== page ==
Photo Gallery | The Book Shelf

PITTSFIELD -- Marian Paon, of Pittsfield, is a frequent visitor to The Book Shelf. She has gone to the used book store at least once, and often twice, a week since it opened on Elm Street 20 years ago.

Paon was at The Book Shelf on Wednesday, but instead of joy in her heart she literally had tears in her eyes.

The Book Shelf, Pitts field's last remaining used book store, is closing this month.

"You don't know how much this is breaking my heart," said Paon, 83, as she stood with her cane next to a rack of used books in the back of the store.

Mary Killeen, who opened The Book Shelf in 1994, is closing the business reluctantly because she can't afford to keep it open. She expects it to close by the second weekend in August, but may keep the store open until Aug. 31 depending on how many books are left (she currently has 15,000).


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After the store closes, she plans to send the remaining inventory to an Indiana-based company that donates the proceeds of the used books it purchases to literacy organizations.

Killeen said The Book Shelf hadn't been a big money-maker for several years. Last year, she took on a second job to try and keep the store open, but those plans have fallen apart this year because her business has been in the red since January.

"It hasn't made a penny since and I don't have the money to put into it," she said.

Book Shelf
Book Shelf (Ben Garver)
"I'm not independently wealthy, and I didn't win the Powerball.

"I had an option out of my lease," Killeen said. "I had no choice, basically."

There's also a bigger reason why The Book Shelf is closing, and it has to do with the struggles that the independent sellers of both used and new books are facing in an increasingly dot.com world.

"Nobody buys used books the way they used to," Killeen said.

According to Publishers Weekly, used bookstores have been affected by both the recession, and devices like the Kindle and the Nook, which allow readers to read electronic books that they can download online.

Used-book sellers have also taken a hit from online sellers like Amazon.com, which currently controls 22 percent of the national book market, according to the website, Eco-Libris.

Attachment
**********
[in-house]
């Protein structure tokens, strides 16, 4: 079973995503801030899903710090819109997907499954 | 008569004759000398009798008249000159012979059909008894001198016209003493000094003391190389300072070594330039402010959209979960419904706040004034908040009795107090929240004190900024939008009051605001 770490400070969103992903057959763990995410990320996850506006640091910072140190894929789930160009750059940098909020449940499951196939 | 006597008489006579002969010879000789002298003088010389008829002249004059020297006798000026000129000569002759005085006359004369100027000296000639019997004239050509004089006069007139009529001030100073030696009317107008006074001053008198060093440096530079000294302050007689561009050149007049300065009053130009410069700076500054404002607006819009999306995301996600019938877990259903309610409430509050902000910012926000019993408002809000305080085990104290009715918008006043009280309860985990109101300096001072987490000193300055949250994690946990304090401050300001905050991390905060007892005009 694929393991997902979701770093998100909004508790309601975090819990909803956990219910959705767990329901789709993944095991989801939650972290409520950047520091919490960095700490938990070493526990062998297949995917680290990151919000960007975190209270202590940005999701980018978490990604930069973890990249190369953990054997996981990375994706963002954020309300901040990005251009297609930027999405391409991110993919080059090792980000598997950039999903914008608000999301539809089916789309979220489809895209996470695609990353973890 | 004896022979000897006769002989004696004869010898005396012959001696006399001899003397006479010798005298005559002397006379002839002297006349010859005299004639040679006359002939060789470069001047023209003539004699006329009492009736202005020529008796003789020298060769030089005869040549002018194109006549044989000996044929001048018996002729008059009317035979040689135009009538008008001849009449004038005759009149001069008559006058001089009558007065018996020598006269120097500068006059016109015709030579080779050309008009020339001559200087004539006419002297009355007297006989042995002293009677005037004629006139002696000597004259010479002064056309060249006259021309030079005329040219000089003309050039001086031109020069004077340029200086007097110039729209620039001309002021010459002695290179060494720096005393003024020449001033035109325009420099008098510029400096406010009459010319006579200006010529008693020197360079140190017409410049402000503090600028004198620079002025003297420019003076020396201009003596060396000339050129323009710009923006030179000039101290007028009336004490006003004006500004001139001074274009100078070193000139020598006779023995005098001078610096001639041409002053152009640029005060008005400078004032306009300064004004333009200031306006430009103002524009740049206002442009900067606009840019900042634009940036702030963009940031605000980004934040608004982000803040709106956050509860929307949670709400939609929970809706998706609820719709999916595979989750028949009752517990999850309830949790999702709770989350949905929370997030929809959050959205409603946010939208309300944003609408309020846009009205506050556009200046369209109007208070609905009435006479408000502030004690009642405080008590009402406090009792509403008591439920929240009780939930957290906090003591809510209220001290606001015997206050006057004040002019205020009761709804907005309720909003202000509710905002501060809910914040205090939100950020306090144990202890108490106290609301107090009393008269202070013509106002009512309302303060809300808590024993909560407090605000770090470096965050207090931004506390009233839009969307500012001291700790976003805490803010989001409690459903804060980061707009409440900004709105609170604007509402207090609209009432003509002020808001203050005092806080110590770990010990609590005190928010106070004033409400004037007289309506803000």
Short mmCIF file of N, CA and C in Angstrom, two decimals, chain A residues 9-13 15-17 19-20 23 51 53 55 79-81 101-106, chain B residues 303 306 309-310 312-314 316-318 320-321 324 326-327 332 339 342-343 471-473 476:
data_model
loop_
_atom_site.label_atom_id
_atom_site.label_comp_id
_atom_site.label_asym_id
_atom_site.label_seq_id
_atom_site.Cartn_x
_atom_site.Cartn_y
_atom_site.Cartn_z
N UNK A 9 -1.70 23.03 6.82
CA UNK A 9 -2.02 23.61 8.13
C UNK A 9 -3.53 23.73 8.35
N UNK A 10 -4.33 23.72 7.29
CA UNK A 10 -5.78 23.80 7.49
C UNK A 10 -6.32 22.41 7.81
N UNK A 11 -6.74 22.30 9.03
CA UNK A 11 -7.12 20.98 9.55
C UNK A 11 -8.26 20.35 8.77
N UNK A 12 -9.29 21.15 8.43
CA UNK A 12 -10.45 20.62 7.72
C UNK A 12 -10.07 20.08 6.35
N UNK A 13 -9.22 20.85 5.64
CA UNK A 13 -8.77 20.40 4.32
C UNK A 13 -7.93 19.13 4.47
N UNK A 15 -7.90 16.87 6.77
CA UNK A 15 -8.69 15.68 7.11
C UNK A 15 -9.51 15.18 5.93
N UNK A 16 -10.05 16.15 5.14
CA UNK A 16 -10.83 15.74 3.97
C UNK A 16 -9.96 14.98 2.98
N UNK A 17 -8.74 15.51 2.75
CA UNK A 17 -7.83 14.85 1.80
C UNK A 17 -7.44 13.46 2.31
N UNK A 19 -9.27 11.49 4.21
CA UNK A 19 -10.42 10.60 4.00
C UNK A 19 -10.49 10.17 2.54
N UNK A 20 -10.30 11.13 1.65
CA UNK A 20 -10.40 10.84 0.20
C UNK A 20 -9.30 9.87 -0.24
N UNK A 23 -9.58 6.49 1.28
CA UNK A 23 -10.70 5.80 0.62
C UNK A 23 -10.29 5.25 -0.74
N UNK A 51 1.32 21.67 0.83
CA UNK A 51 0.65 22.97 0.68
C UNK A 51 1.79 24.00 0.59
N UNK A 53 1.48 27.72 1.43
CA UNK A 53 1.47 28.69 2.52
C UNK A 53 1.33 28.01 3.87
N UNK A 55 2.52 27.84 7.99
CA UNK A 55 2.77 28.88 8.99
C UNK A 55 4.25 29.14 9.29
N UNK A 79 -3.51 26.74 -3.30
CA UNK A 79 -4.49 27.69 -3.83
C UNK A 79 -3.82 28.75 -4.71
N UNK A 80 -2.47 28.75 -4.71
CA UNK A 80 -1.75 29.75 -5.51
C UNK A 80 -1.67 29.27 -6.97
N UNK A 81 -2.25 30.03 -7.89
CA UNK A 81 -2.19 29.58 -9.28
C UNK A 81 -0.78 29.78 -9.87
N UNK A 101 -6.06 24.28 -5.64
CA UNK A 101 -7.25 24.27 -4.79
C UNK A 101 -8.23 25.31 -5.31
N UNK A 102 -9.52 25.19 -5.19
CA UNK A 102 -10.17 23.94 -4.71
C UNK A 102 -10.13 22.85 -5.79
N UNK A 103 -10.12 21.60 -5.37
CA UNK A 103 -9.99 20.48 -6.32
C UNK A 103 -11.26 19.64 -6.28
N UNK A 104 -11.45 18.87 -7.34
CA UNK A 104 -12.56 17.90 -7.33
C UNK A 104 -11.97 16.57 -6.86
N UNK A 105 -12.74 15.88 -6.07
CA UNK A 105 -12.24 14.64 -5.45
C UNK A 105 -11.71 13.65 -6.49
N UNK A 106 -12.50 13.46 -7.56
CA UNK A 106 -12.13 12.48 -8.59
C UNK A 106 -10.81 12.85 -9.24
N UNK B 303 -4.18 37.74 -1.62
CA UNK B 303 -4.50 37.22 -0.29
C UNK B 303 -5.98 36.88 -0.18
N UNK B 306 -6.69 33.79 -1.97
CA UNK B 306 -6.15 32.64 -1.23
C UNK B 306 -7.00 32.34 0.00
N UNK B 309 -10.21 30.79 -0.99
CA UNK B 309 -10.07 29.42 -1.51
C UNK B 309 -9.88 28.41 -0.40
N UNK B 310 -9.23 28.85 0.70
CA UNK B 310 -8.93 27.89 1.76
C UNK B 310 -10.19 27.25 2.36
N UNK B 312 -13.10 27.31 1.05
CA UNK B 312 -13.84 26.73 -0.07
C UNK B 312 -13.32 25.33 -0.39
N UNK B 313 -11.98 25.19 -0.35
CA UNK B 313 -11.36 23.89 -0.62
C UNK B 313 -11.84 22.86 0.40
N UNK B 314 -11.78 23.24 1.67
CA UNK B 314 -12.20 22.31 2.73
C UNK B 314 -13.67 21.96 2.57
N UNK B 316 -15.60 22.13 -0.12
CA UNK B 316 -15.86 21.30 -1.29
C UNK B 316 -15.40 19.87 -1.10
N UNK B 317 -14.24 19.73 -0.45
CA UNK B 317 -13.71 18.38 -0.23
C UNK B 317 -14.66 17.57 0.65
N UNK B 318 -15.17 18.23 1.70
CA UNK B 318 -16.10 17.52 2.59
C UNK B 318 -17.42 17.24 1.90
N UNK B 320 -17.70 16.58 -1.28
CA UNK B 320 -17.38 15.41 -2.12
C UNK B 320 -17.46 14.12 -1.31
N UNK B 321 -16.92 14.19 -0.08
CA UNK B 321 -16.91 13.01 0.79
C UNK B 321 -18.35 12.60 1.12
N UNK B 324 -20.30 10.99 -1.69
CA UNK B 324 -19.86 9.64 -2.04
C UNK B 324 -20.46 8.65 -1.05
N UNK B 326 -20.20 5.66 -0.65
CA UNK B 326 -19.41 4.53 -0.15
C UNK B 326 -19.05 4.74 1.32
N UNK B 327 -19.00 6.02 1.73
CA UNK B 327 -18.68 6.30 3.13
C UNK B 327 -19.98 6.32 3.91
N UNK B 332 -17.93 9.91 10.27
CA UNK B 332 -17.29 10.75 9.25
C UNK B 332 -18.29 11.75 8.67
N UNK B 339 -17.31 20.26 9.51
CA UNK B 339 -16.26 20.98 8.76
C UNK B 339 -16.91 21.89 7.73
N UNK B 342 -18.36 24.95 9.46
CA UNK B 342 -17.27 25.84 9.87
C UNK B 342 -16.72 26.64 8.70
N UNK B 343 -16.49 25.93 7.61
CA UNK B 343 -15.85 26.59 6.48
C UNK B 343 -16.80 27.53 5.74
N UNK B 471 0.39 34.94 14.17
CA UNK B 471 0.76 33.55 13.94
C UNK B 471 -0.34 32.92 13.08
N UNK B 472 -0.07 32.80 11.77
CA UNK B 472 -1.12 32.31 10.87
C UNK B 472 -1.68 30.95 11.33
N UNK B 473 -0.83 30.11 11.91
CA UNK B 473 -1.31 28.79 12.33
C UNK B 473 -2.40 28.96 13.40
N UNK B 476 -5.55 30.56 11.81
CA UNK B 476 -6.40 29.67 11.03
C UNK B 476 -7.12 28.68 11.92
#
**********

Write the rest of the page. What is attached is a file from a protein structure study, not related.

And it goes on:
"The whole book industry has changed so much," Killeen said. "People love to sit on their couch and order books from Amazon and have them delivered to their house and never have to leave their houses.

"And the younger generation coming up is so used to everything being immediate and in their hands when they want it," she added. "They don't have to wait to earn their allowance to do whatever. I remember I couldn't wait to get my 10 cents allowance so I could go to the bookstore and get my next book."

"It's very sad," said Bob Ginsburg, of San Francisco, who visited The Book Shelf on Wednesday while vacationing in the Berkshires. He said the same situation exists in the Bay Area where only one independent bookstore is located within a mile of his house.

"I just love to browse and find new authors," said the 67-year-old Ginsburg, who purchased a book on tape at The Book Shelf so he can listen to it while driving. "I'm still old fashioned. I still like reading the newspapers."

Pittsfield had at least two used bookstores in the mid-1980s, according to Eagle files. A third store, "A Novel Idea" on Williams Street, closed shortly before The Book Shelf opened in the mid-1990s, Killeen said.

County-wide, nine used book sellers are listed in the Berkshire telephone directory, with six of them located in South County towns. Other places, like the recently closed Wild Sage in Pittsfield, sell used books, but often offer them in conjunction with other items, Killeen said.

Paon, who described herself as a "die-hard book person," doesn't know where she will shop for books after The Book Shelf closes.

"I have no idea because I can't go too far because I can't drive at night," said Paon, who lives on Lenox Avenue, a fair distance from Elm Street.

"It's awful," she said. "Awful."